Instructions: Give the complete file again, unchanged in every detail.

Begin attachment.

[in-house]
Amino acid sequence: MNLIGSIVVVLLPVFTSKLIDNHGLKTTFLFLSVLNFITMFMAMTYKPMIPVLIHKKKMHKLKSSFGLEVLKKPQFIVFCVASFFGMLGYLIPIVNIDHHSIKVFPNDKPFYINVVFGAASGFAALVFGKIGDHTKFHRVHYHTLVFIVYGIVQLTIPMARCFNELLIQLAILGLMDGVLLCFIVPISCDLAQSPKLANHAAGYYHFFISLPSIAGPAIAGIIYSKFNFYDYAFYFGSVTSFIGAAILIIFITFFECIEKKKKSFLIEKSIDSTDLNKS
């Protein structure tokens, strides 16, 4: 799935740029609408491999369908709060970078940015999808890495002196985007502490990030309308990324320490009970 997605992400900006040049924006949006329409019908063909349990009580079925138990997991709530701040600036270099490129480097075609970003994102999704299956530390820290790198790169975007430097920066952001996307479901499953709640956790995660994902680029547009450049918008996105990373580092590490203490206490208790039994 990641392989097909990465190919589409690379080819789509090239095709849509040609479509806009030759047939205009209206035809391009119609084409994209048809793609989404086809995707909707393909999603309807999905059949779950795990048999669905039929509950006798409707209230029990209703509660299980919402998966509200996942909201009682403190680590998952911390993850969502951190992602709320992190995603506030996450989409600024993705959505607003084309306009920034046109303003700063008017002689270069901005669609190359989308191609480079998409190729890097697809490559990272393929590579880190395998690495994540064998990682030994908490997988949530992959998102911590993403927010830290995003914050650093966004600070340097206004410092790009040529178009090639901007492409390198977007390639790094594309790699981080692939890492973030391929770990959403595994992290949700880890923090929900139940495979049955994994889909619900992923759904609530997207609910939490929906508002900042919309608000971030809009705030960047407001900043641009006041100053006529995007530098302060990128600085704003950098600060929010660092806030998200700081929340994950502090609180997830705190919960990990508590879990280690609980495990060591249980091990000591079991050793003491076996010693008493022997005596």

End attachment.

[in-house]
Amino acid sequence: MNLIGSIVVVLLPVFTSKLIDNHGLKTTFLFLSVLNFITMFMAMTYKPMIPVLIHKKKMHKLKSSFGLEVLKKPQFIVFCVASFFGMLGYLIPIVNIDHHSIKVFPNDKPFYINVVFGAASGFAALVFGKIGDHTKFHRVHYHTLVFIVYGIVQLTIPMARCFNELLIQLAILGLMDGVLLCFIVPISCDLAQSPKLANHAAGYYHFFISLPSIAGPAIAGIIYSKFNFYDYAFYFGSVTSFIGAAILIIFITFFECIEKKKKSFLIEKSIDSTDLNKS
């Protein structure tokens, strides 16, 4: 799935740029609408491999369908709060970078940015999808890495002196985007502490990030309308990324320490009970 997605992400900006040049924006949006329409019908063909349990009580079925138990997991709530701040600036270099490129480097075609970003994102999704299956530390820290790198790169975007430097920066952001996307479901499953709640956790995660994902680029547009450049918008996105990373580092590490203490206490208790039994 990641392989097909990465190919589409690379080819789509090239095709849509040609479509806009030759047939205009209206035809391009119609084409994209048809793609989404086809995707909707393909999603309807999905059949779950795990048999669905039929509950006798409707209230029990209703509660299980919402998966509200996942909201009682403190680590998952911390993850969502951190992602709320992190995603506030996450989409600024993705959505607003084309306009920034046109303003700063008017002689270069901005669609190359989308191609480079998409190729890097697809490559990272393929590579880190395998690495994540064998990682030994908490997988949530992959998102911590993403927010830290995003914050650093966004600070340097206004410092790009040529178009090639901007492409390198977007390639790094594309790699981080692939890492973030391929770990959403595994992290949700880890923090929900139940495979049955994994889909619900992923759904609530997207609910939490929906508002900042919309608000971030809009705030960047407001900043641009006041100053006529995007530098302060990128600085704003950098600060929010660092806030998200700081929340994950502090609180997830705190919960990990508590879990280690609980495990060591249980091990000591079991050793003491076996010693008493022997005596």